obtain his release from the army. In summer last year, he saw a
television program about the Ombudsmen and went to them for help.
Half a year later, he was finally released from the army. He gives
all the credit to the Ombudsmen.
Housing problems are among the most common and the most difficult,
and are expected to grow as refugees return to the city in the coming
months. "Much of the Ombudsmen's work is in dealing with the housing
authorities," said the OSCE spokesman. "between refugees, returnees
and displaced persons there are many opportunities for problems to
appear - and they do."
It is difficult to choose an example from among scores of different
situations. The Ombudsmen are still struggling to resolve the case of
a 76-year-old Jewish woman, who left her home in Sarajevo in April,
1992, and fled to Zagreb. In November, 1992, the city authorities in
Sarajevo signed an agreement with the Jewish community that all
Sarajevo jews who fled the city would get their homes back when they
returned. But when the Jewish woman returned towards the end of last
year, she found her home taken over by a Muslim man. The OSCE was
unable to retrieve her home, and she had to return to a Jewish old age
home in Zagreb. But the OSCE is still pursuing her case.
Reports from Sarajevo over the past few days hint at problems to
come. Correspondents in Sarajevo write that, since the suburb of
Ildiza passed into Moslem hands last week, people have been occupying
the houses of departed Serbs in defiance of the Dayton accords, which
commit Bosnia's factions to respect property rights. Few expect the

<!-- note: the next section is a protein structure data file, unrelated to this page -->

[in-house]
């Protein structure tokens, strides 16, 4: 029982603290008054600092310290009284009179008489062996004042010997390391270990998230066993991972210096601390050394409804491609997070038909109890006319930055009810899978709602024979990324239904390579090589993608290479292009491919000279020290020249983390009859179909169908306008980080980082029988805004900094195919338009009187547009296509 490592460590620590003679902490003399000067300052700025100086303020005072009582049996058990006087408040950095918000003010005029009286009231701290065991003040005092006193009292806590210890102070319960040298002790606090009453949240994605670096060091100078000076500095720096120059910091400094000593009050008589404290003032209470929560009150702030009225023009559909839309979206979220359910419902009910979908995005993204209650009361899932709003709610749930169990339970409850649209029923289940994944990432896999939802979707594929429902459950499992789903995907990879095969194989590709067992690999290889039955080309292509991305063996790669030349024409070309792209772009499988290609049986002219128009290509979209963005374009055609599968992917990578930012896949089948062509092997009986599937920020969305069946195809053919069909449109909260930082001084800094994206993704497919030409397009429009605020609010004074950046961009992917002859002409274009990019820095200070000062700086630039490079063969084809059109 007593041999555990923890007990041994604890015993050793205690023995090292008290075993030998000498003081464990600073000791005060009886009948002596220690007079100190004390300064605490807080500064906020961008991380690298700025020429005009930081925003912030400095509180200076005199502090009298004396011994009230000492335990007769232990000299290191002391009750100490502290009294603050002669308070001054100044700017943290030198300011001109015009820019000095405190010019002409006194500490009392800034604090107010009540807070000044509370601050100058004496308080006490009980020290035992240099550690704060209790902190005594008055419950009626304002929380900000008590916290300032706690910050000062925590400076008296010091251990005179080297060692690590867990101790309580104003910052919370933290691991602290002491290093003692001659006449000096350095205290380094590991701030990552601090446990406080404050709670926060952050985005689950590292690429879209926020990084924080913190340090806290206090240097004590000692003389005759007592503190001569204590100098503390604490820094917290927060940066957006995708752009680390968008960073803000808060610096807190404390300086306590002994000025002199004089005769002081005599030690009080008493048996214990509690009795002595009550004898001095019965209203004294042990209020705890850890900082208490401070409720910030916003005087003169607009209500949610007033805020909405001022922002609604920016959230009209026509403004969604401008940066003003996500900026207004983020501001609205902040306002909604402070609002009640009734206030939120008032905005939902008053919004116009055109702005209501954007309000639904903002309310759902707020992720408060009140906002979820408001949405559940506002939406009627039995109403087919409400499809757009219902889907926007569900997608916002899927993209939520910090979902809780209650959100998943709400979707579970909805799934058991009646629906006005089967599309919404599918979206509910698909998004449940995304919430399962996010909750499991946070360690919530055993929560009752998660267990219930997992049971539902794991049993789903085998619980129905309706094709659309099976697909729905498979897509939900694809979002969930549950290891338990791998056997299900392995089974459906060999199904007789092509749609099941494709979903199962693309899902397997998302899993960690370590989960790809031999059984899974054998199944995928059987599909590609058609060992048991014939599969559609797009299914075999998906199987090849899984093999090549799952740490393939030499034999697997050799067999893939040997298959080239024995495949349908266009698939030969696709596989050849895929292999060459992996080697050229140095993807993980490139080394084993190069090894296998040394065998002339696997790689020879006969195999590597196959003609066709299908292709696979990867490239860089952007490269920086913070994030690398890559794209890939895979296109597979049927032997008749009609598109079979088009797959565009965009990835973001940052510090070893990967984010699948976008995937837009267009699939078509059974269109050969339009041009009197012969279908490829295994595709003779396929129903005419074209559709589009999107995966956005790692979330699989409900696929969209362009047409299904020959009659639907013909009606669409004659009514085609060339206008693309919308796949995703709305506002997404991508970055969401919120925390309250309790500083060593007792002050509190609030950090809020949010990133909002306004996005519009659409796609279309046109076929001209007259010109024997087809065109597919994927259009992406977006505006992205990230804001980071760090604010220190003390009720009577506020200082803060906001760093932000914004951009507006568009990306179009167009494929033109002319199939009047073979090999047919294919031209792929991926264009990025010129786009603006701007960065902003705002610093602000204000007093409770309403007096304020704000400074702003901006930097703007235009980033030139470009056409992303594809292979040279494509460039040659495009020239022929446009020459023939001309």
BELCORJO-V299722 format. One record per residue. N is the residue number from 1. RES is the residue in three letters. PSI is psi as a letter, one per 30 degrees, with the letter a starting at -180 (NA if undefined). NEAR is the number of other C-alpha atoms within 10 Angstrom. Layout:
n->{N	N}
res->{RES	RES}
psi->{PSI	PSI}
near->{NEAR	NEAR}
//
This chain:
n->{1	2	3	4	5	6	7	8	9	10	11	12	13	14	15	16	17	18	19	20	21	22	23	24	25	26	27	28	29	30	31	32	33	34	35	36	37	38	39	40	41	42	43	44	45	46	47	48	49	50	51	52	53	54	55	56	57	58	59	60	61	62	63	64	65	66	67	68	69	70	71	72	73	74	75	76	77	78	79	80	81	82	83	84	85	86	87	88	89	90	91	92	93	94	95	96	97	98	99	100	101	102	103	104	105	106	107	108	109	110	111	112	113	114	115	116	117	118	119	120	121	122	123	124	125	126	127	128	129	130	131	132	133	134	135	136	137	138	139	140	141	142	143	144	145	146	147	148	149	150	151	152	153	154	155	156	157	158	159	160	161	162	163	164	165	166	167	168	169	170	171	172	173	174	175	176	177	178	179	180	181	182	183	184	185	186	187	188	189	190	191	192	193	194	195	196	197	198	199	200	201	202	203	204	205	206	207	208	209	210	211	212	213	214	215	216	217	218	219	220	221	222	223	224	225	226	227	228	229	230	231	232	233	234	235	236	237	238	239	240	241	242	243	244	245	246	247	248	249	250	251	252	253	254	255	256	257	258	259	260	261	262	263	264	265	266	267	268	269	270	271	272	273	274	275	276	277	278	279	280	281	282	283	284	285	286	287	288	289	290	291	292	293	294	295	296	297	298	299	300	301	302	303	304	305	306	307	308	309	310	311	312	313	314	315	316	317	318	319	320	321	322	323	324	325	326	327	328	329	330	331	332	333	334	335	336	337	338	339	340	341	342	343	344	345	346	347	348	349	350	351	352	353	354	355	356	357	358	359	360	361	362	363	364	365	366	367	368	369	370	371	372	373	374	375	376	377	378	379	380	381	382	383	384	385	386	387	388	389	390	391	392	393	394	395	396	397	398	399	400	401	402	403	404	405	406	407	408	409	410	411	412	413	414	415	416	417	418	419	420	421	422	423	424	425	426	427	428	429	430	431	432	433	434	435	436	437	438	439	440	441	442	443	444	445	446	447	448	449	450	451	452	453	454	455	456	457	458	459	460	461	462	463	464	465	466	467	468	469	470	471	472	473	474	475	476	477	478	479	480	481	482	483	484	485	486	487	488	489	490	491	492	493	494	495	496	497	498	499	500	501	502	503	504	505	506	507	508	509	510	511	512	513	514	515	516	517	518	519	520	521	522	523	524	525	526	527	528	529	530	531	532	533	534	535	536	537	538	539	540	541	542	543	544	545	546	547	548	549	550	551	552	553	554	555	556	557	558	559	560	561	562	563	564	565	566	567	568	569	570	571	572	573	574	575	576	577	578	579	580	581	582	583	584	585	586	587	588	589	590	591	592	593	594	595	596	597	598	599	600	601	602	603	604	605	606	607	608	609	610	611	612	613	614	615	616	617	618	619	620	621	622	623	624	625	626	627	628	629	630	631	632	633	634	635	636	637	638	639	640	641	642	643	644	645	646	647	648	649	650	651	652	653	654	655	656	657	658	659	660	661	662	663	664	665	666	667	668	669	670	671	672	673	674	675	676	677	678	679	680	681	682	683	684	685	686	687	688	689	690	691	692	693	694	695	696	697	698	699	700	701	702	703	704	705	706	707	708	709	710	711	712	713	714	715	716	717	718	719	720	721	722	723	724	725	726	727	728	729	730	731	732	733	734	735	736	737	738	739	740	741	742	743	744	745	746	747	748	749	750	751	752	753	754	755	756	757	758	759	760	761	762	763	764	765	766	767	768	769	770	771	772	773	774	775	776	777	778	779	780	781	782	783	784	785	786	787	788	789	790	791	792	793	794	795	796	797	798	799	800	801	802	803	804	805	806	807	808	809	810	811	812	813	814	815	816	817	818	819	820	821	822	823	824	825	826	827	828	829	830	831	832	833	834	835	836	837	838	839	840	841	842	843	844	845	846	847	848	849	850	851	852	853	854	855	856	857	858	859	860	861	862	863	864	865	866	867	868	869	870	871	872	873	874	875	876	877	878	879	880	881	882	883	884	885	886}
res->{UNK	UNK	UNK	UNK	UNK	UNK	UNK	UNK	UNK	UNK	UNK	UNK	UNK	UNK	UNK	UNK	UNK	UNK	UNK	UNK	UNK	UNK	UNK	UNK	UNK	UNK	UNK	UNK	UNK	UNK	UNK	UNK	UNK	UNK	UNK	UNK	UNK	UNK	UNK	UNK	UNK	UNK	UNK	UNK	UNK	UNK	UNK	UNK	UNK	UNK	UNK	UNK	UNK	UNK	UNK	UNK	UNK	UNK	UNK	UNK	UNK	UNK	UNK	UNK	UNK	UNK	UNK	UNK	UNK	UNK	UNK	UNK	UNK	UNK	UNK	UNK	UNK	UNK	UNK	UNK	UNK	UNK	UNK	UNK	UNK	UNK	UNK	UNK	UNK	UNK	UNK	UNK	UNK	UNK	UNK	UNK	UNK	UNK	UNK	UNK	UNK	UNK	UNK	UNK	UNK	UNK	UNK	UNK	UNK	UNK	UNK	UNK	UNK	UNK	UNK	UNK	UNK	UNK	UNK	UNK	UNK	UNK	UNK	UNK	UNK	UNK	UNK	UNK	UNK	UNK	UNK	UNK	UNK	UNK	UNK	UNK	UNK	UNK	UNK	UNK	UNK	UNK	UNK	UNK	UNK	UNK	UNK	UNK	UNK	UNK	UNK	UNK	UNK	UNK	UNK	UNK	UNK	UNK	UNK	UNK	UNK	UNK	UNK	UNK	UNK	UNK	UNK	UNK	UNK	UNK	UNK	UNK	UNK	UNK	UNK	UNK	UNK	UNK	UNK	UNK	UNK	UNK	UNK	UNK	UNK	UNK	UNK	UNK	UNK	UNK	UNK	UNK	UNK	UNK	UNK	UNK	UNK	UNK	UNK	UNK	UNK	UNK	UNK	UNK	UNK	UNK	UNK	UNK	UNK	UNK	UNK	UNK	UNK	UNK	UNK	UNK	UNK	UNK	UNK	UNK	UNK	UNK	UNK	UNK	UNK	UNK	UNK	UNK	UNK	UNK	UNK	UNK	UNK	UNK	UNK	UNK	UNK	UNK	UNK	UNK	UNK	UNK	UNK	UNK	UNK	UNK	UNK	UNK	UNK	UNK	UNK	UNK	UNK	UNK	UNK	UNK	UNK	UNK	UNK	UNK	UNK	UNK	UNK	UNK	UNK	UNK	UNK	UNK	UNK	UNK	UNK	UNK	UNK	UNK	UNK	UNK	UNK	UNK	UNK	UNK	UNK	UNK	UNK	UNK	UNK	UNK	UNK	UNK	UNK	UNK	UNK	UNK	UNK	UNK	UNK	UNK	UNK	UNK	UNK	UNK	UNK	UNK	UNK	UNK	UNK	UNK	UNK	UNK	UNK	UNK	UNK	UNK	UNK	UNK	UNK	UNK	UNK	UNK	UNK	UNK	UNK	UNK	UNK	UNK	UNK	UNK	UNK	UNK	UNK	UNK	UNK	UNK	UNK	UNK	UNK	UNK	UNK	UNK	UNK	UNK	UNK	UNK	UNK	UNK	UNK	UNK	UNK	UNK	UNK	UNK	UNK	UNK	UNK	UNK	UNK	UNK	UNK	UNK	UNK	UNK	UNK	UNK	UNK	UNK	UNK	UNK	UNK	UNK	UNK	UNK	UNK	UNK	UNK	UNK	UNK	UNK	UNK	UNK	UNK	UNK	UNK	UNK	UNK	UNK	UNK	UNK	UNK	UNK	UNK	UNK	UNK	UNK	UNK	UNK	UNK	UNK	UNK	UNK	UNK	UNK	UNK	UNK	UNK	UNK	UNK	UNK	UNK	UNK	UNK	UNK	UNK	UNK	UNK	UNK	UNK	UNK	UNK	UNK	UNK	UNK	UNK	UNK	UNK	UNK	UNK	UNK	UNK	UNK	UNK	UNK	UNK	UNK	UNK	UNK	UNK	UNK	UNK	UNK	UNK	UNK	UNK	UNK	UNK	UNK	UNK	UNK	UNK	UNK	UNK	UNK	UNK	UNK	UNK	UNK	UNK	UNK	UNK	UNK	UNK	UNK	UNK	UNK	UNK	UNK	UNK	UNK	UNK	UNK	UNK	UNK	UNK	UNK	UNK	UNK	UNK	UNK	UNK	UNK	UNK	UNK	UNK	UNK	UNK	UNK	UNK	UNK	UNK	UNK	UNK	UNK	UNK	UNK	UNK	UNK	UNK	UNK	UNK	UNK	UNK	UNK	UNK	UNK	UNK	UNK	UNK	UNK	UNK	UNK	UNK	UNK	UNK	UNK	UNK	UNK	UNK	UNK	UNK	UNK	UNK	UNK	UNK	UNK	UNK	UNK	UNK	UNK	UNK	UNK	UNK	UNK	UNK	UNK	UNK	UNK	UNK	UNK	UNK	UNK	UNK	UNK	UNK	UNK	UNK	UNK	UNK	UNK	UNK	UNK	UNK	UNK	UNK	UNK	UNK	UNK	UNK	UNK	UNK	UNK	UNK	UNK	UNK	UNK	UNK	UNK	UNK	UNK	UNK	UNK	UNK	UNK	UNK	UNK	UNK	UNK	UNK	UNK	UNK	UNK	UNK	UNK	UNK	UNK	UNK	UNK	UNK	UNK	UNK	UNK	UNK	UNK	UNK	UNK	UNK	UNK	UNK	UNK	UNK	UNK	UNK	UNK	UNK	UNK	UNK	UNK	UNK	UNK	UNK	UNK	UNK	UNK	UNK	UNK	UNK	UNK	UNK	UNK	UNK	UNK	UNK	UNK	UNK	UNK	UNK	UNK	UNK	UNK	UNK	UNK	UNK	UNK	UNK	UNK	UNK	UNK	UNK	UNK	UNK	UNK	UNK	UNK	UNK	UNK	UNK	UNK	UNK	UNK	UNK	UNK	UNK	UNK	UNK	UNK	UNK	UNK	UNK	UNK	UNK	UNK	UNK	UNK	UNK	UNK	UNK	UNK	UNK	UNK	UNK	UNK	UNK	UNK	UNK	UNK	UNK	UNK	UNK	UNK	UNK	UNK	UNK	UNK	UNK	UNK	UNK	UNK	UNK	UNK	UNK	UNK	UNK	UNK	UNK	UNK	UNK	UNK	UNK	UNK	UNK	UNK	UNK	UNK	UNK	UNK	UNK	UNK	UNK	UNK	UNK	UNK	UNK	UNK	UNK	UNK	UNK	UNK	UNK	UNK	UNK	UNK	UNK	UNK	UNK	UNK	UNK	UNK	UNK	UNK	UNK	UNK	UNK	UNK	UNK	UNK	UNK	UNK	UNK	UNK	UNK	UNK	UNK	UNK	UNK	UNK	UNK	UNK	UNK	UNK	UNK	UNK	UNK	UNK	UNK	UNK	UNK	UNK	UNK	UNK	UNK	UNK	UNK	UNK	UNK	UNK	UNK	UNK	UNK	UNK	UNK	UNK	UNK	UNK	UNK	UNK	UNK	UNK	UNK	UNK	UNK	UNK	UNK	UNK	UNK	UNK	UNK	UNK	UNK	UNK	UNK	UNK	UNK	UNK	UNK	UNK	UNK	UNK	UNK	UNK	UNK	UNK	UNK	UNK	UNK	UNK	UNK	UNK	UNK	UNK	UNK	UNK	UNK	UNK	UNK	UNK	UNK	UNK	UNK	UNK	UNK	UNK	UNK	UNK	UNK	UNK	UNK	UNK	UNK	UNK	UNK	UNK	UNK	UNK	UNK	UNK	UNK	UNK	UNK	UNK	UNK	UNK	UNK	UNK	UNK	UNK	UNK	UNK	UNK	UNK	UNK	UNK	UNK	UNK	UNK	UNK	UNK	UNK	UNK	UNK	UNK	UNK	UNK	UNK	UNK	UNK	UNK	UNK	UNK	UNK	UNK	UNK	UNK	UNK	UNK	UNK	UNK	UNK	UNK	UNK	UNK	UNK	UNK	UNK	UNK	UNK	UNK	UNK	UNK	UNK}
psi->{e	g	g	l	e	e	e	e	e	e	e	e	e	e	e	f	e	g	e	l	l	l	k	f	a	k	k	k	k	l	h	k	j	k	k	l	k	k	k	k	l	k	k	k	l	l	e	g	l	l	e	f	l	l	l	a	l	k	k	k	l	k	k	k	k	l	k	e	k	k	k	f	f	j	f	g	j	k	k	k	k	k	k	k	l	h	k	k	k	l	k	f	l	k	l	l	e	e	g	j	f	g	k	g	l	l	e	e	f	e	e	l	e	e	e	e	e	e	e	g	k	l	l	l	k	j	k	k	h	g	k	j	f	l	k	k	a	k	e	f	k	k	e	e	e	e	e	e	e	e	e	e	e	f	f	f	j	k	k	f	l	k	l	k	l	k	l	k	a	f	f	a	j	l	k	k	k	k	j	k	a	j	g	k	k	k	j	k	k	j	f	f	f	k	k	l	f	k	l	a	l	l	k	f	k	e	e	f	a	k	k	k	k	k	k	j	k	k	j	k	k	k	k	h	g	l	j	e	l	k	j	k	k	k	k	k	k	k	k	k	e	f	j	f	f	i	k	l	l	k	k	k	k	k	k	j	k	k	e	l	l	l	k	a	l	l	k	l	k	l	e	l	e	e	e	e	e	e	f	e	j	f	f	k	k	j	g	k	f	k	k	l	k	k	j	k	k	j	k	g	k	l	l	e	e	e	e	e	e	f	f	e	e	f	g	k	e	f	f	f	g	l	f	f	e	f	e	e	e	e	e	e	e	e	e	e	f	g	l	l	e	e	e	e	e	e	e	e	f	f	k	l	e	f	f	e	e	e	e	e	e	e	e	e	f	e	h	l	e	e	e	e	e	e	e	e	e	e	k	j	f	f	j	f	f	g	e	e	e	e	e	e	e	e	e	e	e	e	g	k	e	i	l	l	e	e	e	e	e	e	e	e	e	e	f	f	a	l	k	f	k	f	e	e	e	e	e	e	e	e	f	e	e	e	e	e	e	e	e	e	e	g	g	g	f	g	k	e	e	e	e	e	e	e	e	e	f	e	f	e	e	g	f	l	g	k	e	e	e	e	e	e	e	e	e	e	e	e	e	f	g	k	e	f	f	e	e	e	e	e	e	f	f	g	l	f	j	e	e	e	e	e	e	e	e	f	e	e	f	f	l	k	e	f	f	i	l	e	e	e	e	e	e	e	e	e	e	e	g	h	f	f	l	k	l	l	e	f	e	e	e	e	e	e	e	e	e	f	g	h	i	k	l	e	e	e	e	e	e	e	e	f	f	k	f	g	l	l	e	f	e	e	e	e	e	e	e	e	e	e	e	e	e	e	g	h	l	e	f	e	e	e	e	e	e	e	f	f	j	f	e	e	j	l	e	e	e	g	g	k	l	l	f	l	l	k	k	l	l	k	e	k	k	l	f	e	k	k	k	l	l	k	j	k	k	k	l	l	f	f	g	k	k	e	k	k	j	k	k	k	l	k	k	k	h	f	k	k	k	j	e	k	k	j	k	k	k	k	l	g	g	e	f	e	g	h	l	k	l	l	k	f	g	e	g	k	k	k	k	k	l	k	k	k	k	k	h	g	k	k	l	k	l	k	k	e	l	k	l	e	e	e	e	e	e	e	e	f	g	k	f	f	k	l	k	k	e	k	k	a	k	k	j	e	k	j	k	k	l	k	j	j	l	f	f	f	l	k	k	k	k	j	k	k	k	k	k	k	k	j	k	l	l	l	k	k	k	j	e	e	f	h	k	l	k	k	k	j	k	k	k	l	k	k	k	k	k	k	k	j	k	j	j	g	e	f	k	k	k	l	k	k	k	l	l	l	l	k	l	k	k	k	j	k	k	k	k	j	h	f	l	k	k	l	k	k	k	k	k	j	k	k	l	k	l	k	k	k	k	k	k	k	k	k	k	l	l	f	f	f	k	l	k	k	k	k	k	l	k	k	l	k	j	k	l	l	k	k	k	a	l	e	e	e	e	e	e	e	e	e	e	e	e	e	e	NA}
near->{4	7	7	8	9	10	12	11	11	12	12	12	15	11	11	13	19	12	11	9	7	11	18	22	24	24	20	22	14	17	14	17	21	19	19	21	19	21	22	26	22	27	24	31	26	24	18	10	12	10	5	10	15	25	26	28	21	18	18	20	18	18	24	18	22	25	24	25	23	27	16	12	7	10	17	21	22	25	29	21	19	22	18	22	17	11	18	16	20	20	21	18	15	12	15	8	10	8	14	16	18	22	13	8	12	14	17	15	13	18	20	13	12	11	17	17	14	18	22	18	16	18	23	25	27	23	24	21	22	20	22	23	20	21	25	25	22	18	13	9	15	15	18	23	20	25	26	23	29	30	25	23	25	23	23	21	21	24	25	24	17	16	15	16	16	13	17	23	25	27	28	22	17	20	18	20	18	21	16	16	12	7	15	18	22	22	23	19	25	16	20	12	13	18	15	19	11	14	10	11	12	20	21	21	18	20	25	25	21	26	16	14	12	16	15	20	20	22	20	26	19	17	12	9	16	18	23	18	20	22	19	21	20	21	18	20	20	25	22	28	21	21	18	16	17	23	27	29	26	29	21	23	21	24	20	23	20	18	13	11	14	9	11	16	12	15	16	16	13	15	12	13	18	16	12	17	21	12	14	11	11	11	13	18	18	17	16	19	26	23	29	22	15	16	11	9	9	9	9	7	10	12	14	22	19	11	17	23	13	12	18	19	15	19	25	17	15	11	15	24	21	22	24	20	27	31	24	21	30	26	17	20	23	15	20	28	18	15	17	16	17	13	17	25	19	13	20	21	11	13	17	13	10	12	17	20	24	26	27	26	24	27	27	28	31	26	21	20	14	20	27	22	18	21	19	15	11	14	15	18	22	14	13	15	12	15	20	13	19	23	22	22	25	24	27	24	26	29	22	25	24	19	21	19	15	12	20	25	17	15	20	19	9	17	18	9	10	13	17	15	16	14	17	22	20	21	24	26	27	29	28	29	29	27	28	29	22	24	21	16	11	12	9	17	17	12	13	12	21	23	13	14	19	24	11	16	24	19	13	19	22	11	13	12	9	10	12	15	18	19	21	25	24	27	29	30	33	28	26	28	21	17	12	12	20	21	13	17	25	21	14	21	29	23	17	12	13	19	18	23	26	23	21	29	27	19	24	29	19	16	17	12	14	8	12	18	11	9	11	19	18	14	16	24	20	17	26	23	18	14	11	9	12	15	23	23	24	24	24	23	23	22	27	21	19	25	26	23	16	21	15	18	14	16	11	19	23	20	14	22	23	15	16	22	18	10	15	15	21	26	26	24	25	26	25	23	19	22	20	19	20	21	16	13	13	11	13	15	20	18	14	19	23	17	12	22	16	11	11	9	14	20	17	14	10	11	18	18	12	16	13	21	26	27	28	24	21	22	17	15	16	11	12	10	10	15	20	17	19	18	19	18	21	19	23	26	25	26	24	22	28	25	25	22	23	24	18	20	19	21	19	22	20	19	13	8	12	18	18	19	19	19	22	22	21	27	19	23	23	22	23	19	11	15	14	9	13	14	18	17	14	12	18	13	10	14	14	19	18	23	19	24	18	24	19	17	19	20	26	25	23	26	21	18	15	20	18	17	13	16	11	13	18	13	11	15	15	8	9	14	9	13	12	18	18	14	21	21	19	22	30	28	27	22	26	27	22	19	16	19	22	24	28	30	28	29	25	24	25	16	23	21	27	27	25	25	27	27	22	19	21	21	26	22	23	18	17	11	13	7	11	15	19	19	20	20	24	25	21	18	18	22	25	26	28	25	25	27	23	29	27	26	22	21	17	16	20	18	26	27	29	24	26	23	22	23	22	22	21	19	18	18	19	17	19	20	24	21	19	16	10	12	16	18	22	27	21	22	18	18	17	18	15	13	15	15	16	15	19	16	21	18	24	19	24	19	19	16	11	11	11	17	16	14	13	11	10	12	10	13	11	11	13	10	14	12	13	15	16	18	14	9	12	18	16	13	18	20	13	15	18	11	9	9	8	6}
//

Serb owners to return in the near future, but they may do so
OSCE also receives requests for help in de-mobilisation from the
army, particularly by those who have been severely wounded. Bosnian
officials say they are unwilling to reduce the size of the armed
forces, because of uncertainty about how the situation will develop,
particularly after the international force withdraws in a few months.
Other people have problems because of an article in the legal code
introduced in 1992. It says, in effect, that all those who found
themselves on the territory of Bosnia-Herzegovina April 6, 1992 are
automatically considered to be Bosnian citizens. The date is
significant - April 6, 1992 is considered as the official start of
the war. The purpose of the law was to increase the number of men
subject to mobilisation.
OSCE says among those affected by the law are around one hundred men
from Macedonia. The Ombudsmen have asked Bosnia's Parliament to
revoke or change the law, but so far they have been unsuccessful.
OSCE officials believe that the Ombudsmen have won the confidence of
ordinary cititzens, despite the ethnic tensions. One factor is said
to be the amicable relations among the Bosnian Muslim, Croat and Serb
Ombudsmen, and the fact that, despite their own backgrounds, they
speak unanimously when it comes to negotiations with the authorities.
According to the OSCE, when the offices first opened, many of the
petitioners went to the Ombudsmen representing their own nationality.
Now, most visitors go to whomever is available, regardless of
nationality. That counts as a success in a city with as many problems